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Colombia to open embassy in occupied West Bank’s Ramallah

President Gustavo Petro gestures during his swearing-in ceremony at Plaza Bolivar, in Bogota, Colombia, on August 7, 2022. (Photo by Reuters)

Colombia’s foreign minister has announced that his country will open an embassy in the occupied West Bank city of Ramallah, after is has cut ties with Israel.

“President Gustavo Petro has instructed us to open a Colombian embassy in Ramallah – and this is the next step we will take,” El Tiempo quoted Luis Gilberto Murillo as saying.

Murillo said President Petro had given his support for Palestine being "recognized as a state with full rights at the United Nations” during a meeting of regional leaders in Saint Vincent and the Grenadines.

That came as the UN General Assembly overwhelmingly passed a resolution, urging the world body’s Security Council to reconsider Palestine’s request to become a full UN member.

The resolution was passed during an emergency session of the assembly on May 10, after the United States, the Israeli regime’s biggest ally, blocked Palestine's attempt at being recognized as a full member.

Palestine is currently a UN non-member observer state, a status that was granted to it in 2012. An application to become a full UN member needs to be approved by the Security Council and then at least two-thirds of the General Assembly.

Colombia’s plan to open an embassy in Ramallah was announced on the same day Norway, Spain and Ireland said they would recognize Palestine as a state. Colombia recognized Palestine in 2018. 

It also came as Petro earlier this month said he would cut Colombia’s diplomatic relations with Israel over the regime's ongoing genocidal war against the Gaza Strip.

Israel launched the war on Gaza on October 7 after the Palestinian resistance movement Hamas waged the surprise Operation Al-Aqsa Storm against the occupying entity in response to Israel's decades-long campaign of bloodletting and devastation against Palestinians.

Tel Aviv has also blocked water, food, and electricity to Gaza, plunging the coastal strip into a humanitarian crisis.

Since the start of the offensive, the Tel Aviv regime has killed at least 35,800 Palestinians and injured 80,200 more.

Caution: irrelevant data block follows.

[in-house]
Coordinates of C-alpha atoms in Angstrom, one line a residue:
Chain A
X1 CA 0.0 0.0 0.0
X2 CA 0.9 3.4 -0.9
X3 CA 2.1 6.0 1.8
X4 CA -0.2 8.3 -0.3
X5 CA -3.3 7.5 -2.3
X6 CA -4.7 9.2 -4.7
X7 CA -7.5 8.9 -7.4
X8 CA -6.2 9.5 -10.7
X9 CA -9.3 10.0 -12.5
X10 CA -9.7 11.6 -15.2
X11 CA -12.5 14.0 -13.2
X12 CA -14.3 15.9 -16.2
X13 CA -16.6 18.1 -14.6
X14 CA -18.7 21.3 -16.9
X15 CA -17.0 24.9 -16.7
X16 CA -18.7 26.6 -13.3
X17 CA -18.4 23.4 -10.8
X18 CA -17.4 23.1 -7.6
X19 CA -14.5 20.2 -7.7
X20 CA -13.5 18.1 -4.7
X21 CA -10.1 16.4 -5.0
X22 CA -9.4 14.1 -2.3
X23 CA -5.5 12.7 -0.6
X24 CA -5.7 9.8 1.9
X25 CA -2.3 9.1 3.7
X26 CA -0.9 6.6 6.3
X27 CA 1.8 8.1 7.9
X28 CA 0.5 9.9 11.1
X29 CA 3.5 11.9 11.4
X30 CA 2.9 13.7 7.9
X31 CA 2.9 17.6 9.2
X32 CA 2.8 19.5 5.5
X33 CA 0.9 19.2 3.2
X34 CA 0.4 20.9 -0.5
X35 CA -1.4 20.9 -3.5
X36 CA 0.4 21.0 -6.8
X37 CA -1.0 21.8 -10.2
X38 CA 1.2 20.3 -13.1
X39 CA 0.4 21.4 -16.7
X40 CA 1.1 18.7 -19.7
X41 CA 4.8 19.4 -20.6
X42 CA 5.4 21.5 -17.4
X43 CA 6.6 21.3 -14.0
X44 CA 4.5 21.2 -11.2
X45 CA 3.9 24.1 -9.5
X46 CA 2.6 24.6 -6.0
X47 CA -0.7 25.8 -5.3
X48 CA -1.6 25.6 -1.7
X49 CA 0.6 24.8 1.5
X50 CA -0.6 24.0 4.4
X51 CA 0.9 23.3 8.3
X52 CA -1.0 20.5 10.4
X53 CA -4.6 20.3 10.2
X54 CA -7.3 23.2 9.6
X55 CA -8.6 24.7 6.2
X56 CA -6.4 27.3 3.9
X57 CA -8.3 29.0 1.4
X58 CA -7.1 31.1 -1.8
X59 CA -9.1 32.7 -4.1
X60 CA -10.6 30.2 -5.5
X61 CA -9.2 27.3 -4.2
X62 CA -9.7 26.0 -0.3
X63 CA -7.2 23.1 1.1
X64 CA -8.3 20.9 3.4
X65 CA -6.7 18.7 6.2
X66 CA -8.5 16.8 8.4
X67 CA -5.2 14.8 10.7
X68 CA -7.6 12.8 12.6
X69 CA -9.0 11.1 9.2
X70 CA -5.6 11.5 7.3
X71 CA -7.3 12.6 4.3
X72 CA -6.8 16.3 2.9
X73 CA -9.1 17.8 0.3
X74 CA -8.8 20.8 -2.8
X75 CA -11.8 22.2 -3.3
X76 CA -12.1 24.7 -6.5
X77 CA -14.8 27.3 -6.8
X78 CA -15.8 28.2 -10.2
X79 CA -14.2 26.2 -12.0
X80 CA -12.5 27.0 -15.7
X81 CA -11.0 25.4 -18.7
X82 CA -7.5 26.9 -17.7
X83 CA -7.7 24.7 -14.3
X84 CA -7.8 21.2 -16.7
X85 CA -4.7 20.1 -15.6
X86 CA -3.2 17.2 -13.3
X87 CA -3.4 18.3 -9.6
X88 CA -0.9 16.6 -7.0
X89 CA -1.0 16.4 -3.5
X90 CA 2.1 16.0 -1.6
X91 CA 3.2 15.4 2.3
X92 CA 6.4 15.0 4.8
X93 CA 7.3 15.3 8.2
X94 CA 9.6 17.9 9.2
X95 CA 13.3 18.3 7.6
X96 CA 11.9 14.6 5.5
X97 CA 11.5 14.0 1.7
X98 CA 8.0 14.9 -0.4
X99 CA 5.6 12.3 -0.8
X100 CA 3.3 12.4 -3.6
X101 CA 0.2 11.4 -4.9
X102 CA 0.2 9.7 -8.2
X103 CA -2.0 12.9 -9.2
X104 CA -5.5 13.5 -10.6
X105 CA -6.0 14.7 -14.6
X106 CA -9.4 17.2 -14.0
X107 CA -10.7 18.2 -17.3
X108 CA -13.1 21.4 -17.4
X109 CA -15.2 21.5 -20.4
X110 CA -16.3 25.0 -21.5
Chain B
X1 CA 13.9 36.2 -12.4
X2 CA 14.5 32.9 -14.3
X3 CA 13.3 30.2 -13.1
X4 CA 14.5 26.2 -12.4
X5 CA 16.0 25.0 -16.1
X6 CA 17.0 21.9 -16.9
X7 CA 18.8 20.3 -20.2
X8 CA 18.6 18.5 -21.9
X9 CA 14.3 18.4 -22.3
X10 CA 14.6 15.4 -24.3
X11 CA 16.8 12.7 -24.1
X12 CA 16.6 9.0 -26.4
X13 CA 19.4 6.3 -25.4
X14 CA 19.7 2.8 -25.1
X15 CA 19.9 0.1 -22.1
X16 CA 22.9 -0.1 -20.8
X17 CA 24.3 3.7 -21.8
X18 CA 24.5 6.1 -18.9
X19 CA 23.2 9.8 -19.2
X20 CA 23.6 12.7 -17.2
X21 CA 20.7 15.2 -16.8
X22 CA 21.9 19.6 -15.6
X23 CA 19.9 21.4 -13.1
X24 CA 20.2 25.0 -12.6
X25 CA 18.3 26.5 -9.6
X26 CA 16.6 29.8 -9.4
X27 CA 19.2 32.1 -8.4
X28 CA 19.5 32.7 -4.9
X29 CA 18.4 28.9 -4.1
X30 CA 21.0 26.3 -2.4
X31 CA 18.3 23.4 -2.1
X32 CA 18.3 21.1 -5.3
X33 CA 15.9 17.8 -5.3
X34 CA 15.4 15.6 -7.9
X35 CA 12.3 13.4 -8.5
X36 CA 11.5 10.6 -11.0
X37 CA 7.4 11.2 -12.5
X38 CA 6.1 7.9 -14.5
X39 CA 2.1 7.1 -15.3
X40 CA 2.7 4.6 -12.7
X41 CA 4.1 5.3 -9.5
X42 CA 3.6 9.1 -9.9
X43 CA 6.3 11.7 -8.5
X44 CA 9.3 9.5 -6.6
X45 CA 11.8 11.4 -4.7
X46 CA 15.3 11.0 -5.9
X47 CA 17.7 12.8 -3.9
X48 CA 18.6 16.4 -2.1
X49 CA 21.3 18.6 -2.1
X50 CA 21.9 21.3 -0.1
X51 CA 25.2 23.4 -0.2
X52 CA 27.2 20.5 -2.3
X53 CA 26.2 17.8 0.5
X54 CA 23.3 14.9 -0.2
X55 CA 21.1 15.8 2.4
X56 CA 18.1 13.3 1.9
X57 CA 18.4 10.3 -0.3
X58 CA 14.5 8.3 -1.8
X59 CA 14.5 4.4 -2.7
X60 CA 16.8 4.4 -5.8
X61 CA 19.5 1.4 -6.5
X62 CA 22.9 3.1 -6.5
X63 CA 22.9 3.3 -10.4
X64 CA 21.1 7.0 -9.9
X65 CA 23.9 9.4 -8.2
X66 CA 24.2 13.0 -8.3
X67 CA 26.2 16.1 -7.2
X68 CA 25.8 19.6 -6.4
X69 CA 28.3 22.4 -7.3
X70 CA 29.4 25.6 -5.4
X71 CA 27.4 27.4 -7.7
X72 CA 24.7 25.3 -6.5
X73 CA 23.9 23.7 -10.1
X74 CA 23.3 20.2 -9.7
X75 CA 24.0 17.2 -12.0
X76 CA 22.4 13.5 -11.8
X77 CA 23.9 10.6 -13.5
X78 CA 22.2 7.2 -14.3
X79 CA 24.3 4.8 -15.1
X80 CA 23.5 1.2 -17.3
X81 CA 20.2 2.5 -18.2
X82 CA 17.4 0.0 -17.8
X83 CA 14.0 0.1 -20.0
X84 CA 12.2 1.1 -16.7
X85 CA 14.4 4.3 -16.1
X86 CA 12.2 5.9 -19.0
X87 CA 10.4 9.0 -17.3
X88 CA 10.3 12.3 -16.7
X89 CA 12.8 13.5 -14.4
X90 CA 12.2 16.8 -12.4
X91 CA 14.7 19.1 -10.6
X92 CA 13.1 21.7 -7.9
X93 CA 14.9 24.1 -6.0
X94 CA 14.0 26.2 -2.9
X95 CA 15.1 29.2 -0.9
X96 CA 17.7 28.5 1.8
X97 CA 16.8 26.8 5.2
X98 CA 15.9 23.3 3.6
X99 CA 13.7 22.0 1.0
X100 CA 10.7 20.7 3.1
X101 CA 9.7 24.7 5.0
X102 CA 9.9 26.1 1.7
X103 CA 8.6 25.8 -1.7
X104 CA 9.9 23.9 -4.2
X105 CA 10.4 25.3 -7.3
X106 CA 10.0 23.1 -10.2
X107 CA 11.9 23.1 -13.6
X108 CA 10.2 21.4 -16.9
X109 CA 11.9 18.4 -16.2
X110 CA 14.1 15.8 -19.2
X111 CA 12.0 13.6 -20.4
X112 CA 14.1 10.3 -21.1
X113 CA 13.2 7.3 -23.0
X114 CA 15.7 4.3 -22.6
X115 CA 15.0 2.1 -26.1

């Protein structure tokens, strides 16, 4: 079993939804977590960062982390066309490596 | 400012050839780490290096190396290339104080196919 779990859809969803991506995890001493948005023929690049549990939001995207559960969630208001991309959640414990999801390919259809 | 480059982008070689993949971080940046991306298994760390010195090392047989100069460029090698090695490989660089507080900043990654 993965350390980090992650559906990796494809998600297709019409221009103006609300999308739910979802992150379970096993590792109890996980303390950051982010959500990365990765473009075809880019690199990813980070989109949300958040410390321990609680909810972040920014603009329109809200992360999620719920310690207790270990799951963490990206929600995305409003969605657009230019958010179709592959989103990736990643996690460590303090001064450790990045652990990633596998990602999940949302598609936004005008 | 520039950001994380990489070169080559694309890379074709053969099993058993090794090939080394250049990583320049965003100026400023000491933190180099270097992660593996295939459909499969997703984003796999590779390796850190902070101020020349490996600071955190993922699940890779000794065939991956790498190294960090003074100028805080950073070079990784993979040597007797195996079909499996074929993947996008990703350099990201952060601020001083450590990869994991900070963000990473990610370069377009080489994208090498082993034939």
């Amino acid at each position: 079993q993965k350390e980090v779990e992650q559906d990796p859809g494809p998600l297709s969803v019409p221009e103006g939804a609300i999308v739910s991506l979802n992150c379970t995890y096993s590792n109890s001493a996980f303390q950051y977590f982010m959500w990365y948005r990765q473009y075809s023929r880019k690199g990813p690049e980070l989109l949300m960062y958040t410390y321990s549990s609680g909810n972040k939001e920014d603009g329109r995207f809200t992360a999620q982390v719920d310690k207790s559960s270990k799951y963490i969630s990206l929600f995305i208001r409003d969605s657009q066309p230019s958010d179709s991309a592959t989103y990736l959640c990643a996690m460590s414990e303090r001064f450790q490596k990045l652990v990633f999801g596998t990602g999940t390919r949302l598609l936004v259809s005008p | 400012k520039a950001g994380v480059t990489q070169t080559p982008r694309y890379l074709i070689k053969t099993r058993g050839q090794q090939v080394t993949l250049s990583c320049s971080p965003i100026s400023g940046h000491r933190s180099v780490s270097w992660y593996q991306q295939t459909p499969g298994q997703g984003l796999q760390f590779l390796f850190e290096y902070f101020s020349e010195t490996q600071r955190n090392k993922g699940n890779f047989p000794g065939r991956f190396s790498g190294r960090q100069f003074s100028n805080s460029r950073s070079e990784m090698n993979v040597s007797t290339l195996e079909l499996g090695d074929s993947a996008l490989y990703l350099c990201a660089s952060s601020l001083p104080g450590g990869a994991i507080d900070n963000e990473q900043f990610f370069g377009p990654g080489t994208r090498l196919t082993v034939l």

Western officials warn of ‘catastrophe’ in West Bank

Western officials on Thursday warned of an “economic catastrophe” in the occupied West Bank over Israel’s decision to cut off Palestinian banks.

A burned Israeli 100 shekel banknote found in the rubble of destroyed buildings following Israeli airstrikes in a residential area west of Gaza City, Gaza, on 5 November 2023. (Photo by Bloomberg)

The warning came a day after Israeli finance minister Bezalel Smotrich threatened to isolate Palestinian banks by not extending guarantees to Israeli banks that deal with them.

The guarantees allow payments for vital services and salaries tied to the Palestinian Authority, and facilitate the import of essentials such as food, water and electricity into the occupied Palestinian territories.

According to three Western officials, the Palestinian economy would effectively stop over time, if the waivers, which are set to expire on July 1, were not renewed.  

“The point that we’re making . . . is that you shouldn’t be threatening people’s access to food, electricity and water at a moment like this, especially in the West Bank,” a US official said.

Not renewing the waiver “will be to the detriment not only of Palestinian interests but also to Israel’s and the region’s security and stability,” the official added.

Smotrich has also announced that he would withhold tax revenue Israel collects on behalf of the Palestinian Authority, which account for more than 60 percent of annual revenues used in the West Bank. 

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